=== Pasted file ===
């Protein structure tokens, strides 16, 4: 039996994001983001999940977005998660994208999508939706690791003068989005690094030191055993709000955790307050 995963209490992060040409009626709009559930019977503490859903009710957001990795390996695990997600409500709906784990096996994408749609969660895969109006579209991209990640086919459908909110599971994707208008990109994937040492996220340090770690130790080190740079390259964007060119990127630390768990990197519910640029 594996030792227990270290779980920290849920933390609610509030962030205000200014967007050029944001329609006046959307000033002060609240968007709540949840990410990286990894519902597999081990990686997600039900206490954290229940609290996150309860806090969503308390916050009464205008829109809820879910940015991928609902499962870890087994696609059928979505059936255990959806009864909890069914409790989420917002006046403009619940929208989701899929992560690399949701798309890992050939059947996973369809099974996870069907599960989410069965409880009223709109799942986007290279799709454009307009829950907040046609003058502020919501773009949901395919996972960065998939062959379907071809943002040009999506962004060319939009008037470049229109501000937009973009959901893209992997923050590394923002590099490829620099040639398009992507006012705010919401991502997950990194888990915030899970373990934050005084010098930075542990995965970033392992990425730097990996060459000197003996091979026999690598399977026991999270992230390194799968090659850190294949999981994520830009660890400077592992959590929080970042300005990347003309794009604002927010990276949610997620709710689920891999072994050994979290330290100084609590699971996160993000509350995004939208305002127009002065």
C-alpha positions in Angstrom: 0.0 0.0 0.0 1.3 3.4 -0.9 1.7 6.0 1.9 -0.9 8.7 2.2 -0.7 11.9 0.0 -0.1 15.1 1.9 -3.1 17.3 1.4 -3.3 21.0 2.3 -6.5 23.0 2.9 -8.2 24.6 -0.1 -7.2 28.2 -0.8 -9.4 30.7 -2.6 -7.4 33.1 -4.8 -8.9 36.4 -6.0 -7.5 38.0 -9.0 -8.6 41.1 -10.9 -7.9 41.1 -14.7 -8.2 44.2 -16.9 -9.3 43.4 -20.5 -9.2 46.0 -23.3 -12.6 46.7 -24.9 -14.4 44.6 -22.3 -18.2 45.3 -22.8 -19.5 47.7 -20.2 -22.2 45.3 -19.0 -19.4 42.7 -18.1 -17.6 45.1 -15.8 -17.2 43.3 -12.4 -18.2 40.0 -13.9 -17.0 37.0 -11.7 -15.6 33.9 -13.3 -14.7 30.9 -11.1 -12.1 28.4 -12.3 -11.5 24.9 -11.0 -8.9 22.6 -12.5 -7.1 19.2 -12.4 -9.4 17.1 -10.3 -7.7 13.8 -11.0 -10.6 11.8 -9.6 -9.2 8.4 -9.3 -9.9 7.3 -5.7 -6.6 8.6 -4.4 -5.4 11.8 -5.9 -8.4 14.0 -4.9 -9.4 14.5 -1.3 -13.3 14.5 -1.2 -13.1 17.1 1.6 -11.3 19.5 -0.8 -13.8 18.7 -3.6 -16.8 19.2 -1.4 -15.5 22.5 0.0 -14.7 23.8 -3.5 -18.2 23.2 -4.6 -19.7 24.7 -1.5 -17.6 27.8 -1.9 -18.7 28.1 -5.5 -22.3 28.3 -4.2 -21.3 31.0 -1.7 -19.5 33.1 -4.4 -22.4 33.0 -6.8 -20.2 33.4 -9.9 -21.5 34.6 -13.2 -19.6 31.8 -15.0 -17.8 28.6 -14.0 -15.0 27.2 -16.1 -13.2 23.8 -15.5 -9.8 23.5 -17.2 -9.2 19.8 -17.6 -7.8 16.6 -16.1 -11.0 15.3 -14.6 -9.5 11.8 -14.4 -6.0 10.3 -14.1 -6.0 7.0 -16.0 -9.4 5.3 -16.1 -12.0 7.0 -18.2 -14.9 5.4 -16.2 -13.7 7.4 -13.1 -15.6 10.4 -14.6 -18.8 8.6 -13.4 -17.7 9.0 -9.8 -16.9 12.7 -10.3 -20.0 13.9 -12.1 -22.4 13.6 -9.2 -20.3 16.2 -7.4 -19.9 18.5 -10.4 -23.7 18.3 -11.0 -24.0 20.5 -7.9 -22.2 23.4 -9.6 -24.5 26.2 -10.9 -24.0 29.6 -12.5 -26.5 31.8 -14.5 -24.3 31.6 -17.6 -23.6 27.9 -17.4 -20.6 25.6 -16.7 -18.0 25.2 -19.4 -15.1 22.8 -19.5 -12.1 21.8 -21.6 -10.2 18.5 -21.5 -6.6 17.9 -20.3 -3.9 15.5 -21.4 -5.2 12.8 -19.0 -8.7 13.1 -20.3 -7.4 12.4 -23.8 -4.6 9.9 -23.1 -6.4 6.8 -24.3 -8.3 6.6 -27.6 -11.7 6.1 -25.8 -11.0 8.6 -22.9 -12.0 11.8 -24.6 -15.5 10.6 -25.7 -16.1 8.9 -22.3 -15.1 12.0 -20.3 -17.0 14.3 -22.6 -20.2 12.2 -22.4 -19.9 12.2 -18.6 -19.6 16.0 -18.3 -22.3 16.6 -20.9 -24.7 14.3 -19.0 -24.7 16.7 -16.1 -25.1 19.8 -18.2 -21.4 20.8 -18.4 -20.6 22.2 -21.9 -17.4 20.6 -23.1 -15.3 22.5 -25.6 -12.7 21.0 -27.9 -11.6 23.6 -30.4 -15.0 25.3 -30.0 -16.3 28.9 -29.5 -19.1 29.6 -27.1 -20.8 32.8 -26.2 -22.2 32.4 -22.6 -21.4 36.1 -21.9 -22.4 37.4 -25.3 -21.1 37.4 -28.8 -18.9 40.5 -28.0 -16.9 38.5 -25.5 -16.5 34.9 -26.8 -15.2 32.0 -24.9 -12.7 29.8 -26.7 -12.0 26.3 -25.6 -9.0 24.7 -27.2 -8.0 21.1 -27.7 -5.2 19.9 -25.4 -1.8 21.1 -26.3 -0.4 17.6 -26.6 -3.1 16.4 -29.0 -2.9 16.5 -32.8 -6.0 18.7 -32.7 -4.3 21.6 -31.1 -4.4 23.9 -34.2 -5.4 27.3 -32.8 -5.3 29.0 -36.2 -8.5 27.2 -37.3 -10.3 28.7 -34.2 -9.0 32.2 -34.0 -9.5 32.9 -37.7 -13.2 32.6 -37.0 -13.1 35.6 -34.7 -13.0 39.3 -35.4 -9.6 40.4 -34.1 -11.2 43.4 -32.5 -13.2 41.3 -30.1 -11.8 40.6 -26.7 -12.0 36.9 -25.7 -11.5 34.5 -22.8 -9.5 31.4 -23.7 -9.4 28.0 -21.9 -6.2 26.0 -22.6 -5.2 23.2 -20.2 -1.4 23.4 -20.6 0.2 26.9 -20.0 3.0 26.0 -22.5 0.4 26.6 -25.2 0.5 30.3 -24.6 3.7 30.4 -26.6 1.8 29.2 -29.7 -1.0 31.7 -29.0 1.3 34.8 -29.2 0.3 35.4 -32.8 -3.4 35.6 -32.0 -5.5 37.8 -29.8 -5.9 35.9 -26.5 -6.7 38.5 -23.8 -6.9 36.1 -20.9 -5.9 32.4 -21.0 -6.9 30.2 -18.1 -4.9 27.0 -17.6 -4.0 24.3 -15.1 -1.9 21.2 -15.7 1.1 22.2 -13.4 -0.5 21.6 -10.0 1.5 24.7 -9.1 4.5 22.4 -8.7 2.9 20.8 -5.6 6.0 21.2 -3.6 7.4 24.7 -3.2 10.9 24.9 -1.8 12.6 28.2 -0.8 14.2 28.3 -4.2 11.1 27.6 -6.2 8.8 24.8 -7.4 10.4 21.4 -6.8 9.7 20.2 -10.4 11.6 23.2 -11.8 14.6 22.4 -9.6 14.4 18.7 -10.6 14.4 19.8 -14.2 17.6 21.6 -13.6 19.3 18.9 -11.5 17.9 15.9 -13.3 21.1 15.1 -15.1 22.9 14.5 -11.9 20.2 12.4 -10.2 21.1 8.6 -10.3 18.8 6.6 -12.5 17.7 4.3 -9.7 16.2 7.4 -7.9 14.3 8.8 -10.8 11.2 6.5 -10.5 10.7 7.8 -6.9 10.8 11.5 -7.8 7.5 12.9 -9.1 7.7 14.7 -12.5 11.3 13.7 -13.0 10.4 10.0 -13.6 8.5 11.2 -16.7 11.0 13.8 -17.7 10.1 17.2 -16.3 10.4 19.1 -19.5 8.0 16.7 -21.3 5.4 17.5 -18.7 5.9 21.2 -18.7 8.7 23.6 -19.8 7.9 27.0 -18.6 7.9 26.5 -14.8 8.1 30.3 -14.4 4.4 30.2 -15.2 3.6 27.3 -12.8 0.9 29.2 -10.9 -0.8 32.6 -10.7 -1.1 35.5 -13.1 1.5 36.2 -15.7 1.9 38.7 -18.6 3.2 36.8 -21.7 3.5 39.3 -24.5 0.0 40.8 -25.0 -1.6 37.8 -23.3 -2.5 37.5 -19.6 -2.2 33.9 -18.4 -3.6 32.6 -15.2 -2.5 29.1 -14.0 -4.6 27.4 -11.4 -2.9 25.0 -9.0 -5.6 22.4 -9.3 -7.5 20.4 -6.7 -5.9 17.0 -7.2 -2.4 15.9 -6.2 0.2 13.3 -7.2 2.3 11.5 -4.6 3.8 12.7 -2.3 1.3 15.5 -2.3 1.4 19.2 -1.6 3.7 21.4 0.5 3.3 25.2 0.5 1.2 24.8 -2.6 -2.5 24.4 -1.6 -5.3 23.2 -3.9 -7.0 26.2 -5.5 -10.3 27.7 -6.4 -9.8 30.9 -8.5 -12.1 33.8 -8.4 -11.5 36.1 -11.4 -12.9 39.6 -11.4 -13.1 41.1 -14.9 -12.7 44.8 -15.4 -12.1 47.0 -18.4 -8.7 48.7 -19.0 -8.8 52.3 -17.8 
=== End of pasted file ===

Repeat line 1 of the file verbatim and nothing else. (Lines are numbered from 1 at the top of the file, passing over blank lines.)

């Protein structure tokens, strides 16, 4: 039996994001983001999940977005998660994208999508939706690791003068989005690094030191055993709000955790307050 995963209490992060040409009626709009559930019977503490859903009710957001990795390996695990997600409500709906784990096996994408749609969660895969109006579209991209990640086919459908909110599971994707208008990109994937040492996220340090770690130790080190740079390259964007060119990127630390768990990197519910640029 594996030792227990270290779980920290849920933390609610509030962030205000200014967007050029944001329609006046959307000033002060609240968007709540949840990410990286990894519902597999081990990686997600039900206490954290229940609290996150309860806090969503308390916050009464205008829109809820879910940015991928609902499962870890087994696609059928979505059936255990959806009864909890069914409790989420917002006046403009619940929208989701899929992560690399949701798309890992050939059947996973369809099974996870069907599960989410069965409880009223709109799942986007290279799709454009307009829950907040046609003058502020919501773009949901395919996972960065998939062959379907071809943002040009999506962004060319939009008037470049229109501000937009973009959901893209992997923050590394923002590099490829620099040639398009992507006012705010919401991502997950990194888990915030899970373990934050005084010098930075542990995965970033392992990425730097990996060459000197003996091979026999690598399977026991999270992230390194799968090659850190294949999981994520830009660890400077592992959590929080970042300005990347003309794009604002927010990276949610997620709710689920891999072994050994979290330290100084609590699971996160993000509350995004939208305002127009002065």